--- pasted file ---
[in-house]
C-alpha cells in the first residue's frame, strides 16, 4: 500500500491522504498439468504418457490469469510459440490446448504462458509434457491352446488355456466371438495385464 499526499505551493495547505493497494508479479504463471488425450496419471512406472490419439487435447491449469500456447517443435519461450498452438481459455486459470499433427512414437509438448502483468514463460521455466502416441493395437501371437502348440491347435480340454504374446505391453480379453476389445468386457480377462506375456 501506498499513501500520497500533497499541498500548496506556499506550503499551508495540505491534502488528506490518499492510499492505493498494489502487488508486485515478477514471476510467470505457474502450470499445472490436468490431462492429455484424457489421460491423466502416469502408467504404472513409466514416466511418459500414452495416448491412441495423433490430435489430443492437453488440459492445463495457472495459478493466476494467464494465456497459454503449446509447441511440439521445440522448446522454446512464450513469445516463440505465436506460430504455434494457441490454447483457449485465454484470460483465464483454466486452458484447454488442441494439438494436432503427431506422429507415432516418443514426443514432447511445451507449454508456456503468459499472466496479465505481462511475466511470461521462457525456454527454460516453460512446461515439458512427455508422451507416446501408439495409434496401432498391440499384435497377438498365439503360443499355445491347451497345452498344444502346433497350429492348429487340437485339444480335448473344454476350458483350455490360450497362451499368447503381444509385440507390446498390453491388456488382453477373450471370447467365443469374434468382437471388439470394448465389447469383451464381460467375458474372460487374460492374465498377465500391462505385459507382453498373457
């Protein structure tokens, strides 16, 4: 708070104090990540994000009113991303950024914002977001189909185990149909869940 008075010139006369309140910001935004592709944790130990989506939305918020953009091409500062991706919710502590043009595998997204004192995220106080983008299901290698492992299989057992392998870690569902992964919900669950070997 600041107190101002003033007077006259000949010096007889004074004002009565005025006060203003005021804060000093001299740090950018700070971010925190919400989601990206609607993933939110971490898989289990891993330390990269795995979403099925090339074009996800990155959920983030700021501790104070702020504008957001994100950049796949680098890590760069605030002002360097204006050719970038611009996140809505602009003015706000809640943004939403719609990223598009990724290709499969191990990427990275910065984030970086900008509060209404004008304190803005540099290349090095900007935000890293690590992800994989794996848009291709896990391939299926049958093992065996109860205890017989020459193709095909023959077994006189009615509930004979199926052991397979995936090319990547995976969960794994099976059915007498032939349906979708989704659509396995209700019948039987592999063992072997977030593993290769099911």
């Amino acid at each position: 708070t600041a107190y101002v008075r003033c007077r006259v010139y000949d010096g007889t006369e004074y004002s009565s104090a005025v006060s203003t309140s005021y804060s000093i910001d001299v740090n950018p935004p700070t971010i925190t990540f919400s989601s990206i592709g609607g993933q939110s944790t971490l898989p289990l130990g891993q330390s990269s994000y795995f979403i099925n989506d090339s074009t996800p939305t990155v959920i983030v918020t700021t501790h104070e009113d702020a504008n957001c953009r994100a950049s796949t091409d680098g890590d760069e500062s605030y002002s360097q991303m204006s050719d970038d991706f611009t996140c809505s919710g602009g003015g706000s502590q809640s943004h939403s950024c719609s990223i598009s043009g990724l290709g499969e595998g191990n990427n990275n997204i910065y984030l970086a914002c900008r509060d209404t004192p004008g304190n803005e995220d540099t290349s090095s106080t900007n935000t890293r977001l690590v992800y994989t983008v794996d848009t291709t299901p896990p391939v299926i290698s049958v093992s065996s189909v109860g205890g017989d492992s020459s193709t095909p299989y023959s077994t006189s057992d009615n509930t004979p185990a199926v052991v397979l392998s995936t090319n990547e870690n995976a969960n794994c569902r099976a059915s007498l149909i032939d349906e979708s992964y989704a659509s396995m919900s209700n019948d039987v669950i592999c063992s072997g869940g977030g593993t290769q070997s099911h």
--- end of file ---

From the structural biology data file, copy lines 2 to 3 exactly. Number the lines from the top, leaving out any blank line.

C-alpha cells in the first residue's frame, strides 16, 4: 500500500491522504498439468504418457490469469510459440490446448504462458509434457491352446488355456466371438495385464 499526499505551493495547505493497494508479479504463471488425450496419471512406472490419439487435447491449469500456447517443435519461450498452438481459455486459470499433427512414437509438448502483468514463460521455466502416441493395437501371437502348440491347435480340454504374446505391453480379453476389445468386457480377462506375456 501506498499513501500520497500533497499541498500548496506556499506550503499551508495540505491534502488528506490518499492510499492505493498494489502487488508486485515478477514471476510467470505457474502450470499445472490436468490431462492429455484424457489421460491423466502416469502408467504404472513409466514416466511418459500414452495416448491412441495423433490430435489430443492437453488440459492445463495457472495459478493466476494467464494465456497459454503449446509447441511440439521445440522448446522454446512464450513469445516463440505465436506460430504455434494457441490454447483457449485465454484470460483465464483454466486452458484447454488442441494439438494436432503427431506422429507415432516418443514426443514432447511445451507449454508456456503468459499472466496479465505481462511475466511470461521462457525456454527454460516453460512446461515439458512427455508422451507416446501408439495409434496401432498391440499384435497377438498365439503360443499355445491347451497345452498344444502346433497350429492348429487340437485339444480335448473344454476350458483350455490360450497362451499368447503381444509385440507390446498390453491388456488382453477373450471370447467365443469374434468382437471388439470394448465389447469383451464381460467375458474372460487374460492374465498377465500391462505385459507382453498373457
């Protein structure tokens, strides 16, 4: 708070104090990540994000009113991303950024914002977001189909185990149909869940 008075010139006369309140910001935004592709944790130990989506939305918020953009091409500062991706919710502590043009595998997204004192995220106080983008299901290698492992299989057992392998870690569902992964919900669950070997 600041107190101002003033007077006259000949010096007889004074004002009565005025006060203003005021804060000093001299740090950018700070971010925190919400989601990206609607993933939110971490898989289990891993330390990269795995979403099925090339074009996800990155959920983030700021501790104070702020504008957001994100950049796949680098890590760069605030002002360097204006050719970038611009996140809505602009003015706000809640943004939403719609990223598009990724290709499969191990990427990275910065984030970086900008509060209404004008304190803005540099290349090095900007935000890293690590992800994989794996848009291709896990391939299926049958093992065996109860205890017989020459193709095909023959077994006189009615509930004979199926052991397979995936090319990547995976969960794994099976059915007498032939349906979708989704659509396995209700019948039987592999063992072997977030593993290769099911």